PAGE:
NFL's latest mess is Bernie Kosar's fault
The NFL has postponed the supplemental draft because no one can decide if Terrelle Pryor is eligible, which begs the question, why does someone have to be 'eligible' for the draft? Why not just let anyone in that missed the first draft?
In 1985, there were no underclassmen in the NFL draft. A player could only be drafted if he had either finished his four years of college eligibility or had graduated. Miami Hurricanes quarterback Bernie Kosar had two years of eligibility remaining, but graduated early and announced that he would enter the draft. He also announced that he wanted to play for his hometown team, the Browns.
The Bills had the #1 overall pick and signed DE Bruce Smith several weeks before the draft. The Vikings sent a couple of picks to the Oilers to move from #3 to #2 to take Kosar. The same day that the Vikings traded up, so did the Browns sending 4 picks, including 1st rounders in '85 and '86, to the Bills for the 1st overall pick in the supplemental draft. This was still several weeks before the regular draft and, in theory, no one knew who would be in the supplemental draft. But the Browns did know, they were told by Kosar's agent that he would skip the regular draft if the Browns could get the first pick in the supplemental draft. After the April 15th deadline, Kosar's agent announced that they had missed the filing deadline and that he would go in the supplemental draft. Commissioner Rozelle extended the deadline by a day. Kosar still didn't file.
The Vikings, of course, cried foul. The commissioner met with all 4 teams involved, Bills, Browns, Vikings and Oilers, and eventually ruled that no rules had been broken and Kosar was free to wait until the supplemental draft. There was clearly evidence of collusion between Kosar and the Browns and still time to force Kosar to enter the regular draft or sit out a year, so why did Rozelle rule in his favor? 1985 was the height of the USFL's raid on college players. Herschel Walker and Doug Flutie had already signed with the USFL. I'm sure that the threat of Kosar jumping to the new league played a large part in the decision to allow him to handpick his team.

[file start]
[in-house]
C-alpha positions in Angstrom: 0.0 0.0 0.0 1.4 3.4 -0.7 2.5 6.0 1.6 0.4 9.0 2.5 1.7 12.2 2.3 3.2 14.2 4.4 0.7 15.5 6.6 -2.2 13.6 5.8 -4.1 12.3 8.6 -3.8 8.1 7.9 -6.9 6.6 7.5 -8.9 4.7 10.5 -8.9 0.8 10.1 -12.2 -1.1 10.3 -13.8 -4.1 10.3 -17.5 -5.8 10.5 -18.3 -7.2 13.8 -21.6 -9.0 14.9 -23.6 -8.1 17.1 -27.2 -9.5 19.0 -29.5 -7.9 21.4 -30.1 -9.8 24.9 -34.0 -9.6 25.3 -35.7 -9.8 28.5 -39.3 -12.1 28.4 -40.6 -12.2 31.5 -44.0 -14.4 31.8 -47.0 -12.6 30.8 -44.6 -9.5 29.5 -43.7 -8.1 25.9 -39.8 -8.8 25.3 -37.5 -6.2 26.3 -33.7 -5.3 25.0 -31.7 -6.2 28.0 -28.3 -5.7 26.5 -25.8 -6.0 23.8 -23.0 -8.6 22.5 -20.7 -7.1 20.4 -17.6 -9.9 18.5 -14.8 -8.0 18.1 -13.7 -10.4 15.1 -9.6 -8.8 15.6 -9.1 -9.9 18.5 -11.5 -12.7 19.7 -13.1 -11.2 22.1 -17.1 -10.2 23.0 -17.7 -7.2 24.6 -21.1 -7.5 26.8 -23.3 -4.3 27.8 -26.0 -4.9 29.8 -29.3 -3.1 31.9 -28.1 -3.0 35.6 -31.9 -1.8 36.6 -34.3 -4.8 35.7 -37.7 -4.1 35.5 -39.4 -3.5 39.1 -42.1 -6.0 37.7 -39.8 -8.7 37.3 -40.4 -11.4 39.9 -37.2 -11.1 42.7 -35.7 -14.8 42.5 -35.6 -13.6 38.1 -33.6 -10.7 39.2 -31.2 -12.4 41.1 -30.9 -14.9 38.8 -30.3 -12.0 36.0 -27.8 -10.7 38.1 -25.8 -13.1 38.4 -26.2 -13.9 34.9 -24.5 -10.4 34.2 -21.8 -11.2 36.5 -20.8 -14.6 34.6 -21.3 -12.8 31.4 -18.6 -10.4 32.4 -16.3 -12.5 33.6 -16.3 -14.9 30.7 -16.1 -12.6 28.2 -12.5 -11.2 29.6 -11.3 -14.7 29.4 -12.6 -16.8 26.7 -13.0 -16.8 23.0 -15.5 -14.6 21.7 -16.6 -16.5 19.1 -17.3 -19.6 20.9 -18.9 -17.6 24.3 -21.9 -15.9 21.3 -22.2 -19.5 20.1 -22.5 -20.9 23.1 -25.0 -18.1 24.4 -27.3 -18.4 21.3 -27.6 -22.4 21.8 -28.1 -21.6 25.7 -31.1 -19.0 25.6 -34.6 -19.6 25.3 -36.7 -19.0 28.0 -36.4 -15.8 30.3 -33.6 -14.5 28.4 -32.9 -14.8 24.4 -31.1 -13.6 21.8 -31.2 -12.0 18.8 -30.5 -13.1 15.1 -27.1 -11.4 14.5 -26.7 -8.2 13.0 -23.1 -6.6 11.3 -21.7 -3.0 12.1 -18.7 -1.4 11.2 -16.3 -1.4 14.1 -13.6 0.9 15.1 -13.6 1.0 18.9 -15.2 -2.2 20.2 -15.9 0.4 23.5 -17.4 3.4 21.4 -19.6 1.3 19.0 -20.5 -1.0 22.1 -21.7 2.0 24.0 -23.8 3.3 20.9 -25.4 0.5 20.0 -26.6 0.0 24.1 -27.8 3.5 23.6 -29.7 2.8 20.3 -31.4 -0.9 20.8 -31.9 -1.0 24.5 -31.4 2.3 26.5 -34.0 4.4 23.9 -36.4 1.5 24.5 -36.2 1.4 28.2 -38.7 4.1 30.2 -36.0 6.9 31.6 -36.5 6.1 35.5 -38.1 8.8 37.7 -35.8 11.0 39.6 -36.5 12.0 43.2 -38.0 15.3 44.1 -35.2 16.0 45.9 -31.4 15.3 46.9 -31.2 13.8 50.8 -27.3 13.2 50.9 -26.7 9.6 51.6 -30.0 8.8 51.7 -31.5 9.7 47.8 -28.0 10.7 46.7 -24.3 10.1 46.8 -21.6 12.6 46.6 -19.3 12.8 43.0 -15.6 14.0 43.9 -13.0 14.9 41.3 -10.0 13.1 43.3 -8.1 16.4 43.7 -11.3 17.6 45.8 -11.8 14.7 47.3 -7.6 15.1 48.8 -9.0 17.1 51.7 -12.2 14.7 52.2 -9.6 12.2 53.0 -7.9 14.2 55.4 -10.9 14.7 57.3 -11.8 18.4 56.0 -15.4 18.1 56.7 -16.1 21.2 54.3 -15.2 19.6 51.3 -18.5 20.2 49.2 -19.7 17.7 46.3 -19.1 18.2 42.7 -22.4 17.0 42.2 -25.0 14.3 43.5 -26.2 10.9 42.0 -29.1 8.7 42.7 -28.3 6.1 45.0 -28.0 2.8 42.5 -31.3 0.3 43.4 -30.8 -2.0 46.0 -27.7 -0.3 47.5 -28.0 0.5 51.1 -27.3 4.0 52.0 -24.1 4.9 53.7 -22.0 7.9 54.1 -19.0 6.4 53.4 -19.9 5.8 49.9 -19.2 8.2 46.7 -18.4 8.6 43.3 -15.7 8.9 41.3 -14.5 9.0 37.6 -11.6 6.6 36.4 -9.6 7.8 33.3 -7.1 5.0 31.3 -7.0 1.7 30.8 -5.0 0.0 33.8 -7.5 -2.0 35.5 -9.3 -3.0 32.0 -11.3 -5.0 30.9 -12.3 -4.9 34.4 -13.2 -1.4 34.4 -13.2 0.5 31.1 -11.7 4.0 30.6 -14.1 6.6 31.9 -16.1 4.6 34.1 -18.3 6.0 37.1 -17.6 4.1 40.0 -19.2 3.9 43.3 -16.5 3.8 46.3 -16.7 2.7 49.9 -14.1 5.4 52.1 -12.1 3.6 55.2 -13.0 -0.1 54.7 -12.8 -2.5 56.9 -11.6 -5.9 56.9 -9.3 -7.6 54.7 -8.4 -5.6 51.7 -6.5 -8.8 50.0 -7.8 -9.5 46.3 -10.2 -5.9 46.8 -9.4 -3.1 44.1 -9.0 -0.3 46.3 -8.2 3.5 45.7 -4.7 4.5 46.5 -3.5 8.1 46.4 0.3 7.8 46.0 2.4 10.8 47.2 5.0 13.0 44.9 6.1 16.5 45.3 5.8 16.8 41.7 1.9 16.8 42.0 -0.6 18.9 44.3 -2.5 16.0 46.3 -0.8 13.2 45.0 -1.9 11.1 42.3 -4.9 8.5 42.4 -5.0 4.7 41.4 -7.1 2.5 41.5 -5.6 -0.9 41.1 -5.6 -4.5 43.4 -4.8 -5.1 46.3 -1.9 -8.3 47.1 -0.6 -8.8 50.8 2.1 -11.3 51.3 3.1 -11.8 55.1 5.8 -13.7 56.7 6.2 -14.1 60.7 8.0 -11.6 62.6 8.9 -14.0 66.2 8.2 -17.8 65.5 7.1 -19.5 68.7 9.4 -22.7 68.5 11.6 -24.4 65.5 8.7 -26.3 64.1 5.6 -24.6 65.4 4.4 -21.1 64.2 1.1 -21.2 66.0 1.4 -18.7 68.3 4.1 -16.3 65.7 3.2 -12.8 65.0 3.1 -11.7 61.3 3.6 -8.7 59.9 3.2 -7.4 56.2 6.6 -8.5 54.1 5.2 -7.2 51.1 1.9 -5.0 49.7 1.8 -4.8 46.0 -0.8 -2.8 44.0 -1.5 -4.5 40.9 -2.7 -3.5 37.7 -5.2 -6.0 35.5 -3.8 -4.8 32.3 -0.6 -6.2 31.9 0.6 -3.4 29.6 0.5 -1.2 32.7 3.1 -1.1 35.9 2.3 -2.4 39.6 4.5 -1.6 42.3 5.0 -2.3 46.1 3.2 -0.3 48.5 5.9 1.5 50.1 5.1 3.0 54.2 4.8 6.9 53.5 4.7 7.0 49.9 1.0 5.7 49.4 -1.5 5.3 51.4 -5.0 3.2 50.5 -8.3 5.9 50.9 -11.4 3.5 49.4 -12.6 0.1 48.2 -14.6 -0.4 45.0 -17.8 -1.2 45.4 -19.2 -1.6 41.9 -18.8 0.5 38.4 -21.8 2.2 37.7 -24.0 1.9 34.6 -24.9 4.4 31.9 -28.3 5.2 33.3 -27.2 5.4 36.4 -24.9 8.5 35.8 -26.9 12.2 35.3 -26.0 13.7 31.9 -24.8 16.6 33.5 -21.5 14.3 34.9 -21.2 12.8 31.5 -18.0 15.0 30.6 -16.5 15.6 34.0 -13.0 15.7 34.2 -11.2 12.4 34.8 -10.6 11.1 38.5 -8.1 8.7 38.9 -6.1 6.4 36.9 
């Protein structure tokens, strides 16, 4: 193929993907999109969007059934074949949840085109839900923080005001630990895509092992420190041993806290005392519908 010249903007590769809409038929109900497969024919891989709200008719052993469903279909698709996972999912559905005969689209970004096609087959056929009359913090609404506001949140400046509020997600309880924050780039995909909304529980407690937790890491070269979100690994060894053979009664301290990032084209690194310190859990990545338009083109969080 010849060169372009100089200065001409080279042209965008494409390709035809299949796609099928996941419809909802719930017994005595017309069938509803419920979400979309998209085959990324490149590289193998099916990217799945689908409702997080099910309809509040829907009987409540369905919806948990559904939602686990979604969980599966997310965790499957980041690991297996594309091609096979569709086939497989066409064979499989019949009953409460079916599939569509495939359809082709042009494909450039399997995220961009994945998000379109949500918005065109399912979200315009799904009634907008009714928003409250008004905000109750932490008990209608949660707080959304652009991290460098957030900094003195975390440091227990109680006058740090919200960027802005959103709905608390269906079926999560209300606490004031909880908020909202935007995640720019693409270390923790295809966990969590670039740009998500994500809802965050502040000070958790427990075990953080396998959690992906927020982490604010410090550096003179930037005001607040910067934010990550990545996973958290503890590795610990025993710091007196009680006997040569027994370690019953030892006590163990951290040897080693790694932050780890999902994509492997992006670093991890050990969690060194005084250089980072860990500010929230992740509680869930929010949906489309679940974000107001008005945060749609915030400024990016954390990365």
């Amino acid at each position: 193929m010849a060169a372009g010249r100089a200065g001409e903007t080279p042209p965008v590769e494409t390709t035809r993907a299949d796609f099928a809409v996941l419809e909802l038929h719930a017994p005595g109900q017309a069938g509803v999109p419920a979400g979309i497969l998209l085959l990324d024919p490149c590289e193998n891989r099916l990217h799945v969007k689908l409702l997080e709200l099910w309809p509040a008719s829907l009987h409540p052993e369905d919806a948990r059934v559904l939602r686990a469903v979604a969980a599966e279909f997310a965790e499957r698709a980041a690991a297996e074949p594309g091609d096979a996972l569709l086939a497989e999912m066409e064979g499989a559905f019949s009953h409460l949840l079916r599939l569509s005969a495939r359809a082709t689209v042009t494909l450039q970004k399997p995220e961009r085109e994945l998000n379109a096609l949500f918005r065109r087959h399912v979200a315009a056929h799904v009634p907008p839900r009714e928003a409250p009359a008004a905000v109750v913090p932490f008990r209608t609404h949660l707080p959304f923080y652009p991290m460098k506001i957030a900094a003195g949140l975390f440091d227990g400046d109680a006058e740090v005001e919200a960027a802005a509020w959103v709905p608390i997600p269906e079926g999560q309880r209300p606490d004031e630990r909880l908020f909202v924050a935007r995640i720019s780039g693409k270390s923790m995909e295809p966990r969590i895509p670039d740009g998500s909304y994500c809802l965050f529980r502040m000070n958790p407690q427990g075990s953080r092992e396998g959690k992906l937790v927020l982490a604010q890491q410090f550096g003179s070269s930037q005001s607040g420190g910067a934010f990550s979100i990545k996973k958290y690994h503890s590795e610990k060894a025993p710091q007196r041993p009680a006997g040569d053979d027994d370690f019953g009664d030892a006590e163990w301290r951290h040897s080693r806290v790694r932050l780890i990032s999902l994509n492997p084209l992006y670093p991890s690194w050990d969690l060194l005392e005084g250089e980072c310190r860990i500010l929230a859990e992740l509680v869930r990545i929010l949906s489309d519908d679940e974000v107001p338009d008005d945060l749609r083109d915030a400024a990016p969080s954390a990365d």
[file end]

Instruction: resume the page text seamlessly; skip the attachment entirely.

After the 1985 debacle the NFL made a rule that picks in the supplemental draft couldn't be traded for picks in the regular draft. They also created a peudo-lottery for the supplemental draft, no longer awarding picks in the same order as the regular draft. But those rule changes didn't quite solve the problem. In 1987 Brian Bosworth skipped the regular draft because he didn't want to play for the Colts or Bills, who had the top 2 picks. A flurry of 'missed the deadline' players in the late 80's (Steve Walsh, Timm Rosenbach, Bobby Humphrey, Rob Moore) led to the current rule, only players who had planned to attend college, but couldn't for various reasons (academically ineligible, failed drug test, kicked off team) are eligible for the supplemental draft.
So where does that leave Terrelle Pryor? Since 2003, 8 players have been taken in the supplemental draft. 5 were academically ineligible, 1 was kicked off his team, 1 tested positive for a banned substance and 1, BYU RB Harvey Unga, left school voluntarily after violating the schools honor code. Pryor, like Unga, left school voluntarily. So is the NFL now in the business of deciding what is an acceptable reason for leaving school? If he hadn't announced his intention to go to the NFL and had instead just quit going to classes, he would be in this draft without question. So if the NFL keeps Terrelle Pryor out, are they forcing kids to get kicked out of school if they want to be drafted? If they let him in, are they opening the door for players to use the supplemental draft to manipulate the system?